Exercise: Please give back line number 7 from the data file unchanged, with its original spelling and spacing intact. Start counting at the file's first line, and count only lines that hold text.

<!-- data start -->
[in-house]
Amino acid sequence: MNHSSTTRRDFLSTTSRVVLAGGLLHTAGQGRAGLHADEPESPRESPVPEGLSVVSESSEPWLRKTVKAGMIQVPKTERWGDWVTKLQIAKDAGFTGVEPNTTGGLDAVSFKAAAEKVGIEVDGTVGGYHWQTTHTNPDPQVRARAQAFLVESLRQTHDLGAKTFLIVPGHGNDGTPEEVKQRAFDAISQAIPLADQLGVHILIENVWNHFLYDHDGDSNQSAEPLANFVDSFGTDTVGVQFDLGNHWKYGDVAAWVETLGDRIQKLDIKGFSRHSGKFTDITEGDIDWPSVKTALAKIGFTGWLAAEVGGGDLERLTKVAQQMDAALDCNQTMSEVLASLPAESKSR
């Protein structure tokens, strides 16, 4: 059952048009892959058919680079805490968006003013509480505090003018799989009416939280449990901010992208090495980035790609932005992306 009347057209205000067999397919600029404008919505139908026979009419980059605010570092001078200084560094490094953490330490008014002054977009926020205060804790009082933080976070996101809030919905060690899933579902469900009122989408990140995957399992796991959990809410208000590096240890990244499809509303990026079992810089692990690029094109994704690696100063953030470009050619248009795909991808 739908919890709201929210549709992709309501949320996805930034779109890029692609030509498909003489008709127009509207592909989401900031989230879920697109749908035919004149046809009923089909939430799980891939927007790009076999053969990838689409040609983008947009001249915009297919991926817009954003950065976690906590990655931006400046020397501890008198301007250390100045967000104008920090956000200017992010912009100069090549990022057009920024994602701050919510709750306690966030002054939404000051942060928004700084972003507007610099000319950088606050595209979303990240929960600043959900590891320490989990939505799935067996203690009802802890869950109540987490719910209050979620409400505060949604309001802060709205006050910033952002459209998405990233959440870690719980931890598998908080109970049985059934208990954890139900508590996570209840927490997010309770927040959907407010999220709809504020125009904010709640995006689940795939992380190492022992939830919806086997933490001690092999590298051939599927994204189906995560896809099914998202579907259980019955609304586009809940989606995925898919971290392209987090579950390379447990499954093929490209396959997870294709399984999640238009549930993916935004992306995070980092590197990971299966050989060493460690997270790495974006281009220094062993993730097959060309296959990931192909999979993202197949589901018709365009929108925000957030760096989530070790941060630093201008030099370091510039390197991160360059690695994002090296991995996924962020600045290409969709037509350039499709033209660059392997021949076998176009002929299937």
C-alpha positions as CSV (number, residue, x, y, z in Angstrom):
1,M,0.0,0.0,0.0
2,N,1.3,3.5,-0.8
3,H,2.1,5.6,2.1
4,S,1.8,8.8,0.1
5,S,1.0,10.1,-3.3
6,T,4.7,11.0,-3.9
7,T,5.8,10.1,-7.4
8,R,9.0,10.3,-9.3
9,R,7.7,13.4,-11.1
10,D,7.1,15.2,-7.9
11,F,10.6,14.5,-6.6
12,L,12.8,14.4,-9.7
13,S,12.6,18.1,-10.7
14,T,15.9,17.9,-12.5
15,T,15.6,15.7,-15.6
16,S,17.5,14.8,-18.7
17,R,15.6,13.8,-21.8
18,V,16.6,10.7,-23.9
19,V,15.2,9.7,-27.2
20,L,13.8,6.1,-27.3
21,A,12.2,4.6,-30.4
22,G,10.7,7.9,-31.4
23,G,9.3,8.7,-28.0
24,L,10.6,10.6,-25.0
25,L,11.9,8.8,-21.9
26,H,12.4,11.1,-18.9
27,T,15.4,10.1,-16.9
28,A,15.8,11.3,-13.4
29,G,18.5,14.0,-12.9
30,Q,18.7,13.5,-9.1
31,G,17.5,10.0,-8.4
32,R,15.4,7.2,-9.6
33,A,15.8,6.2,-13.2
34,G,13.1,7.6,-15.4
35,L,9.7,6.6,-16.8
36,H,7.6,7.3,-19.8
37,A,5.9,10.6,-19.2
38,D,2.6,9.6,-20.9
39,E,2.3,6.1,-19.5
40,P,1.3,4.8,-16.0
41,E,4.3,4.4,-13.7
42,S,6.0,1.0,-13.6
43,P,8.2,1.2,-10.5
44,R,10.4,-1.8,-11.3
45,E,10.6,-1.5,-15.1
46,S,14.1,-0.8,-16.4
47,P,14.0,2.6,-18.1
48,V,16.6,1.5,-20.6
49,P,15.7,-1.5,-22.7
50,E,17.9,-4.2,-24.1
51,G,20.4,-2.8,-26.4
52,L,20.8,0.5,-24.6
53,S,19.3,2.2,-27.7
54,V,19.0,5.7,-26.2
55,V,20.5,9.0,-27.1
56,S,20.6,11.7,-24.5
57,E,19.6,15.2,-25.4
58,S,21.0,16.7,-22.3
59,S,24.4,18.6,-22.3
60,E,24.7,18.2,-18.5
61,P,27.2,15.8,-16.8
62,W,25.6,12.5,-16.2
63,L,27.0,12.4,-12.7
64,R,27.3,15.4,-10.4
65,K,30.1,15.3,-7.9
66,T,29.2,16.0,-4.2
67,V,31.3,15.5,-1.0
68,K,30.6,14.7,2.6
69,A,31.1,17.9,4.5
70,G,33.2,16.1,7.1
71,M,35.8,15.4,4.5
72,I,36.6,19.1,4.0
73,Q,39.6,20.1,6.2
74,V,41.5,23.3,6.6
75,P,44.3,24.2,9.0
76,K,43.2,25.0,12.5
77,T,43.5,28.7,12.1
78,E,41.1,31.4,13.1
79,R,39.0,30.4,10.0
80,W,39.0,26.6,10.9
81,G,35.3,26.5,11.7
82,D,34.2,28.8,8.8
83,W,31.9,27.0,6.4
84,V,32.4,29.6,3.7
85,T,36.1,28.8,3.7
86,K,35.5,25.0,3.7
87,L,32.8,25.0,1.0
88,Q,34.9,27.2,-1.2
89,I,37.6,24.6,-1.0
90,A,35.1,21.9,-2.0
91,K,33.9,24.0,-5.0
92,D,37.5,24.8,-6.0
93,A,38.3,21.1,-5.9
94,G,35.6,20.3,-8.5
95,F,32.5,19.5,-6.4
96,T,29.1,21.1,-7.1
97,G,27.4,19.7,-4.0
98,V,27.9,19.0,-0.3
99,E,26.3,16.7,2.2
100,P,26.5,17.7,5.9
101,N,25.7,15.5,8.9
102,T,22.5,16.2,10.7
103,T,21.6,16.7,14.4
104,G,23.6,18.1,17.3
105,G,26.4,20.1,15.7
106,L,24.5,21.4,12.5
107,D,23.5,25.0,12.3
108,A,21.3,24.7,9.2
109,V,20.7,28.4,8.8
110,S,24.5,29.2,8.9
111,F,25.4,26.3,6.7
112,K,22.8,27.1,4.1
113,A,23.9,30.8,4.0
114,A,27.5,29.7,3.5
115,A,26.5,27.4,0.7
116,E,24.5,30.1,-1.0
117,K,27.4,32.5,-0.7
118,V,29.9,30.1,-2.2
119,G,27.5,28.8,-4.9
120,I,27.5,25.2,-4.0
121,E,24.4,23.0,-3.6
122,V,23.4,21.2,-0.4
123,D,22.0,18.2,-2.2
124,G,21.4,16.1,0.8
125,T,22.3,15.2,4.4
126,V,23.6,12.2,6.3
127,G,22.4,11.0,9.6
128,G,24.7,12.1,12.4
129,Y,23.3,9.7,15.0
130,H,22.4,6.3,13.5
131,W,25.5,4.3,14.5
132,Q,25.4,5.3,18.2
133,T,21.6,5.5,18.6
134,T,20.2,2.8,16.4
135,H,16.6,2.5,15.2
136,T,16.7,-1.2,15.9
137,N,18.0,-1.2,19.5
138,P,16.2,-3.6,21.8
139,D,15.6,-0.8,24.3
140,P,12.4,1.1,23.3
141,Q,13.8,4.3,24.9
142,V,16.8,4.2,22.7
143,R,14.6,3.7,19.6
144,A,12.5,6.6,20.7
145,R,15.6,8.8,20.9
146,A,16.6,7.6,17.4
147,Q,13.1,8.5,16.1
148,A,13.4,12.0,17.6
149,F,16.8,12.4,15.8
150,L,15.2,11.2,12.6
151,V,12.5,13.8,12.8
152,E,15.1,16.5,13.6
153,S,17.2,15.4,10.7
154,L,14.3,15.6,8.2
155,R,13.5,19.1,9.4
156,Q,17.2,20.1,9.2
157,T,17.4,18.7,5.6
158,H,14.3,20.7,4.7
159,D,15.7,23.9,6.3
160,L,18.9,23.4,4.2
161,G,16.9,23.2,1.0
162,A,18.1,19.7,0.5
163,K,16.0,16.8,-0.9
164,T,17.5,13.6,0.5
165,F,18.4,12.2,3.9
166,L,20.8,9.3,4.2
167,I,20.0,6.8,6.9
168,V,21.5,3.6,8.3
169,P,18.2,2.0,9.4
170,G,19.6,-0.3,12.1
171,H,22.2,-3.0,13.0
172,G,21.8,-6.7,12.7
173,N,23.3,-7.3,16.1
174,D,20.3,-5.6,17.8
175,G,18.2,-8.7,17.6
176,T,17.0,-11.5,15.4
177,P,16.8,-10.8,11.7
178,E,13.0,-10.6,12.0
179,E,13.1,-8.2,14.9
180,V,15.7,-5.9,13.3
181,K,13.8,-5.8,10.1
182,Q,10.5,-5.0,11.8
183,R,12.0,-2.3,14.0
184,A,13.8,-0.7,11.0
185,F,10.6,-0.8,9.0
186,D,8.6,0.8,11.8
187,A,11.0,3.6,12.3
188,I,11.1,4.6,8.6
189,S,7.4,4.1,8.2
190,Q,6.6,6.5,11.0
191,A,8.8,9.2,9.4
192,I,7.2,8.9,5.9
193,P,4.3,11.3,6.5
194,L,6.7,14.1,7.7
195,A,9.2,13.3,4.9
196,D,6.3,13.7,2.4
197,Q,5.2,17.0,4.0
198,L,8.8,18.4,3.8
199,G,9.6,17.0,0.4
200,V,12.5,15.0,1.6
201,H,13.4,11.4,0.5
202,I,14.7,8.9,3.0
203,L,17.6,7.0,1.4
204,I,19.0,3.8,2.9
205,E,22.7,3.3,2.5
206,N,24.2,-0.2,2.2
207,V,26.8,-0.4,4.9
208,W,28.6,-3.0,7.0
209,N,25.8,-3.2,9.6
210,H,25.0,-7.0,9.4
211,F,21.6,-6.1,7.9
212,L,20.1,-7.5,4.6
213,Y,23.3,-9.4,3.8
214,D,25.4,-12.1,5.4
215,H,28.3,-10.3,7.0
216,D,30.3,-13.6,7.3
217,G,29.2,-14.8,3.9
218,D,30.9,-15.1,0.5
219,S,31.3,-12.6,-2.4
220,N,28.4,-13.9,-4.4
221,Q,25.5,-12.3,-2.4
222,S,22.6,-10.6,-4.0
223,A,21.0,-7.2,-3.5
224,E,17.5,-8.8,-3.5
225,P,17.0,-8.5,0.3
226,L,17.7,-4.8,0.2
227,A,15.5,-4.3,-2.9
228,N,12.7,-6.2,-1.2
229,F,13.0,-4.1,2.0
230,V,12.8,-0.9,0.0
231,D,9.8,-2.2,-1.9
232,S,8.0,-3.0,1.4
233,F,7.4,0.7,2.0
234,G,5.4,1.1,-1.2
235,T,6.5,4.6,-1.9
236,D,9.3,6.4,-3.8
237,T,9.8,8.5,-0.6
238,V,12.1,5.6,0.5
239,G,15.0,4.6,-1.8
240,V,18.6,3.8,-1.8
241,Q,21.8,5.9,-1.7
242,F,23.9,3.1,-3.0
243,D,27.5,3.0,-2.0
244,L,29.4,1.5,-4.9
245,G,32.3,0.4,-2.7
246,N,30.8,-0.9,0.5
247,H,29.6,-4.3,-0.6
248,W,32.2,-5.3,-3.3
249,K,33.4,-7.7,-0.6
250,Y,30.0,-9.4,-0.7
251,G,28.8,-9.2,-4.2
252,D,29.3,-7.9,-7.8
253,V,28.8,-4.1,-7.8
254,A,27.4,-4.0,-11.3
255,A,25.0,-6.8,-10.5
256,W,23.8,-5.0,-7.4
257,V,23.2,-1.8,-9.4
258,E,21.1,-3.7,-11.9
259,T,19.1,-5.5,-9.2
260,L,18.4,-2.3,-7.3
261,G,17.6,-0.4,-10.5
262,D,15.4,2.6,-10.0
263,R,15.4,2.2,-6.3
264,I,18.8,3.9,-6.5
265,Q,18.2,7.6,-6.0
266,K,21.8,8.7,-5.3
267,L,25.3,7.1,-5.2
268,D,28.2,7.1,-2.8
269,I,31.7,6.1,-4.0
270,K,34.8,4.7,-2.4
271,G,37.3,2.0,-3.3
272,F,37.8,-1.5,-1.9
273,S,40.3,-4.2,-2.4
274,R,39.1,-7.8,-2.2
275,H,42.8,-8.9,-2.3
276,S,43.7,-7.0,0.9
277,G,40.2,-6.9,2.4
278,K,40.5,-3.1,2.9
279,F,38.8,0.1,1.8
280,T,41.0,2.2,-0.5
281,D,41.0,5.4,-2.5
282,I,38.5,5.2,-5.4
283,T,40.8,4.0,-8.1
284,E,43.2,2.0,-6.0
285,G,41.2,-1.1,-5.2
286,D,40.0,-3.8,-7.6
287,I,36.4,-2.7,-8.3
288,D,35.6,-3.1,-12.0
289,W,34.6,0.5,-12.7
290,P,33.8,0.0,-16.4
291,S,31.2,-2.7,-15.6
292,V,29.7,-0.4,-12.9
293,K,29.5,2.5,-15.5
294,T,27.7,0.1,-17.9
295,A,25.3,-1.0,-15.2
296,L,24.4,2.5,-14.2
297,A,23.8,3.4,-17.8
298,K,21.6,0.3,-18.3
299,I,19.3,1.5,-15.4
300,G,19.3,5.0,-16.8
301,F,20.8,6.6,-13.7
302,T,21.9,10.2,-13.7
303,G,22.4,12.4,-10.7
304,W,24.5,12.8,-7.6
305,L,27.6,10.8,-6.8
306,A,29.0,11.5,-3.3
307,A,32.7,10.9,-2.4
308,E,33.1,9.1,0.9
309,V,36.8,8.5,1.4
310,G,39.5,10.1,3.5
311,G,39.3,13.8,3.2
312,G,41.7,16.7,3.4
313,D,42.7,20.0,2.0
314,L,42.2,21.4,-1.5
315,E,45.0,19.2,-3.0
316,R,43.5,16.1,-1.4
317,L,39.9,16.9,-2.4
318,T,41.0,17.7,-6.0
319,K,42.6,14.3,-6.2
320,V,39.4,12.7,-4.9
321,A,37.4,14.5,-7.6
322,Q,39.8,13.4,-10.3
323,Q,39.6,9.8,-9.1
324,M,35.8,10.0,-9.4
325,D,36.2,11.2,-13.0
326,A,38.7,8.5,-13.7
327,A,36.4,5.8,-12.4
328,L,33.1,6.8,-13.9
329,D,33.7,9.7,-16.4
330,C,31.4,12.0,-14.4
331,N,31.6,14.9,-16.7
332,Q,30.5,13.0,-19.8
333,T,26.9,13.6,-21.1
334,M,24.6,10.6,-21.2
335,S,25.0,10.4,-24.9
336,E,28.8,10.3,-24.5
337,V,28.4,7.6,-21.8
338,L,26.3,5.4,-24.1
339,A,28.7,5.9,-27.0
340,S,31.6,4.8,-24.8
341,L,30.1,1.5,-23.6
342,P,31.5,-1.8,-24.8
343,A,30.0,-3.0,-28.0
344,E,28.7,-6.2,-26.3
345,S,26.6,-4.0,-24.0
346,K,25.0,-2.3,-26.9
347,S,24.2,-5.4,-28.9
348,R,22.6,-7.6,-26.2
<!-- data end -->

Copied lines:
3,H,2.1,5.6,2.1